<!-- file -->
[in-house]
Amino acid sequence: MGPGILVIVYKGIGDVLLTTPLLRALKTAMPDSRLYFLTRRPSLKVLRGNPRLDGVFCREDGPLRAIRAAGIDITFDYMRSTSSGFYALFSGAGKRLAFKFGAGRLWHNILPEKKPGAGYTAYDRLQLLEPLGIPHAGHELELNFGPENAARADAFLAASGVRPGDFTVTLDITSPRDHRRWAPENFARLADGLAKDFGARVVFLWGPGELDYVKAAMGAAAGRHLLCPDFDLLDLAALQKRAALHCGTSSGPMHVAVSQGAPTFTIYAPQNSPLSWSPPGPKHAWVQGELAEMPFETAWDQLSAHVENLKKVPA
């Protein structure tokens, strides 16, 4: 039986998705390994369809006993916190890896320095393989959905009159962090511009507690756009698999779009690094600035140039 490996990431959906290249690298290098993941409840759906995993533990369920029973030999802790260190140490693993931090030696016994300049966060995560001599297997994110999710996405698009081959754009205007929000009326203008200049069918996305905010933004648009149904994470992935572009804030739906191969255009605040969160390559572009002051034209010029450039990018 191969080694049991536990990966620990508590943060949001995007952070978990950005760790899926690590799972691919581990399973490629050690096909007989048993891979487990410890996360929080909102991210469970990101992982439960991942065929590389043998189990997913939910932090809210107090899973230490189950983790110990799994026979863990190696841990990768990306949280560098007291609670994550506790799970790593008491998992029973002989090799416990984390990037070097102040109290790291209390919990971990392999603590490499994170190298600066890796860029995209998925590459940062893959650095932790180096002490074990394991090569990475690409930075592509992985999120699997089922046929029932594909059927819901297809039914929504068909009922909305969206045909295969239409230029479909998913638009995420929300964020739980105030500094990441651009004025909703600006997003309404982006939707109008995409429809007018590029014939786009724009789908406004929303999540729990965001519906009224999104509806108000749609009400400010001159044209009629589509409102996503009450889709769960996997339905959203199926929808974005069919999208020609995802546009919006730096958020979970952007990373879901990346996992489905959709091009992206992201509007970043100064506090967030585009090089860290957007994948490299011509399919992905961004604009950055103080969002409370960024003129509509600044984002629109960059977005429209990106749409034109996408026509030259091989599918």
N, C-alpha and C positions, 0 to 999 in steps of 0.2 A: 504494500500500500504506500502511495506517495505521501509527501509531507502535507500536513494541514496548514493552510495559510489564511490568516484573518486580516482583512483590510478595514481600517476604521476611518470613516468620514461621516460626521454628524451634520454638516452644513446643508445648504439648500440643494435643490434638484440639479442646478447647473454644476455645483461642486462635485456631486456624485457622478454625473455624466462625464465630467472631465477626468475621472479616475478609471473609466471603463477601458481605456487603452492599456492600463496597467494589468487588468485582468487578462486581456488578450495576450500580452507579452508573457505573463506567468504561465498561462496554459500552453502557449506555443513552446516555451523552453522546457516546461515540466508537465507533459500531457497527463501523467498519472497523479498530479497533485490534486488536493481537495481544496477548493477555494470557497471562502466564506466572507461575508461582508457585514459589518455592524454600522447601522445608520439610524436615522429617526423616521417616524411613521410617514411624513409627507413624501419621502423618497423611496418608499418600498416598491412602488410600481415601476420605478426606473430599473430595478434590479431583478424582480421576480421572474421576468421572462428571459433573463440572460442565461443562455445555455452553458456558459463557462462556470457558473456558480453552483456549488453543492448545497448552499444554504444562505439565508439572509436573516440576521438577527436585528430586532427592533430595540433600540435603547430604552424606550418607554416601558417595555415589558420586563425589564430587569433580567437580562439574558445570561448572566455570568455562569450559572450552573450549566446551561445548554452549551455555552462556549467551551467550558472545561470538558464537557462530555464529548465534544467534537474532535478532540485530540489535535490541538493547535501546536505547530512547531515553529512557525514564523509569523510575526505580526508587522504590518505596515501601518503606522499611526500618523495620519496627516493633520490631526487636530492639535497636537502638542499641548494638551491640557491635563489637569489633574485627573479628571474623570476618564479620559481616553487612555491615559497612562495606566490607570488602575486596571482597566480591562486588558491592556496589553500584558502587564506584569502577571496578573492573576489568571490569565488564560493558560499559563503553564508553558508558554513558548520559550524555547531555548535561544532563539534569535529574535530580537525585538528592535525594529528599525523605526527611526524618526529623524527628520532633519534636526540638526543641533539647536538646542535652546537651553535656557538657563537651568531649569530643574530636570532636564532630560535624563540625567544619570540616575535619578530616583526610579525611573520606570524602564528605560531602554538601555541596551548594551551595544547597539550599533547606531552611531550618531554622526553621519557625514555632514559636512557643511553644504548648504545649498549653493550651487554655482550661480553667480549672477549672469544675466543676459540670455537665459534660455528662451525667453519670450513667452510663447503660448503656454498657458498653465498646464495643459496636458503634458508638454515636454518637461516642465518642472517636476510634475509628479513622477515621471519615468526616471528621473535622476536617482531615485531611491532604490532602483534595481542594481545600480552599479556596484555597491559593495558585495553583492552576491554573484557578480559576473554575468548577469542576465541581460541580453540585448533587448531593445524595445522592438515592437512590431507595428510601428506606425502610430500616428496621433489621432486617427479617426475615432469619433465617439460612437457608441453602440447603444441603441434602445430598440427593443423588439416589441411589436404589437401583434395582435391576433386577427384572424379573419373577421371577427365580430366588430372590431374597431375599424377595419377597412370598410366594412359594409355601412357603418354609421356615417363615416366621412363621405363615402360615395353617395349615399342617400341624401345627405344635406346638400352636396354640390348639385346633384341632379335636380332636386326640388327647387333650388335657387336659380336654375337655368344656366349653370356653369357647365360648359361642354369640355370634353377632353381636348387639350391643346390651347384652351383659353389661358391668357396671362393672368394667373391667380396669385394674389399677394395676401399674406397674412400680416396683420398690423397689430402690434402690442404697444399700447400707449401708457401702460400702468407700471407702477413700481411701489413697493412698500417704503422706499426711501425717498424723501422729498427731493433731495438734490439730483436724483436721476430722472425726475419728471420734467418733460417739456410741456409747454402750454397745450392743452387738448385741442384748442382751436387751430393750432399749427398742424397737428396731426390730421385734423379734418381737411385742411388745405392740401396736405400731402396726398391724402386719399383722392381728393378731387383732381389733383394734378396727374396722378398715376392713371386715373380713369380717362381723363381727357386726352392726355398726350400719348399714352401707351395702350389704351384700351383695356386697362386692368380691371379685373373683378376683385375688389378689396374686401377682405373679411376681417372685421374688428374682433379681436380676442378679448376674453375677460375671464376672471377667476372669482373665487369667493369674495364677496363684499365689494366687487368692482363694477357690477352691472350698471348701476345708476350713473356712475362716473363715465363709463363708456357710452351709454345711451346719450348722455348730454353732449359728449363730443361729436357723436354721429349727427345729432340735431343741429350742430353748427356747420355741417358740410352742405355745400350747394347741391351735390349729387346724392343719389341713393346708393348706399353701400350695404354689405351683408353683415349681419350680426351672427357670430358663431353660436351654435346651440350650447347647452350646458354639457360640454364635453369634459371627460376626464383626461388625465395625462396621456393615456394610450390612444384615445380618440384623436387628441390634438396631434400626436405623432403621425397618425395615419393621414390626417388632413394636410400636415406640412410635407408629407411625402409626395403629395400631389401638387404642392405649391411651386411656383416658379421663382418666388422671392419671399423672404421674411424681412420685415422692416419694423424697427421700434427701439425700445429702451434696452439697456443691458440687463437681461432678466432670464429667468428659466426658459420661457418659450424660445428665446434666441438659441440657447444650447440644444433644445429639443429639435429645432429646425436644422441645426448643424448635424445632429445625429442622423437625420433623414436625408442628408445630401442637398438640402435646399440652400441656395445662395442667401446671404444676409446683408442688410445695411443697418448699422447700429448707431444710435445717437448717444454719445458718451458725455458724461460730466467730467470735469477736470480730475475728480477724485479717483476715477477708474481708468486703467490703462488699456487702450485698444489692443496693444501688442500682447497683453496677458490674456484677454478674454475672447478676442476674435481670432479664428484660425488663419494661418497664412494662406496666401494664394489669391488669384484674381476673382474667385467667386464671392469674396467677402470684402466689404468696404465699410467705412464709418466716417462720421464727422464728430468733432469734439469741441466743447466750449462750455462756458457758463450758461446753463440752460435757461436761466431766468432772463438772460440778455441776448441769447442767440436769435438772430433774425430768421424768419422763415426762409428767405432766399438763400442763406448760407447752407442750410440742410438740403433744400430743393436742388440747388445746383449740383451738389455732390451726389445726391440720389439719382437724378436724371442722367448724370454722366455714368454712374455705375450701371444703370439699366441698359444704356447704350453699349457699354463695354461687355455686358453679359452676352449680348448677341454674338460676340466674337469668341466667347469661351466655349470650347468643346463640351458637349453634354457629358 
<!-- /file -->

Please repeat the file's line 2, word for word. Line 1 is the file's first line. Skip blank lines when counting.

Amino acid sequence: MGPGILVIVYKGIGDVLLTTPLLRALKTAMPDSRLYFLTRRPSLKVLRGNPRLDGVFCREDGPLRAIRAAGIDITFDYMRSTSSGFYALFSGAGKRLAFKFGAGRLWHNILPEKKPGAGYTAYDRLQLLEPLGIPHAGHELELNFGPENAARADAFLAASGVRPGDFTVTLDITSPRDHRRWAPENFARLADGLAKDFGARVVFLWGPGELDYVKAAMGAAAGRHLLCPDFDLLDLAALQKRAALHCGTSSGPMHVAVSQGAPTFTIYAPQNSPLSWSPPGPKHAWVQGELAEMPFETAWDQLSAHVENLKKVPA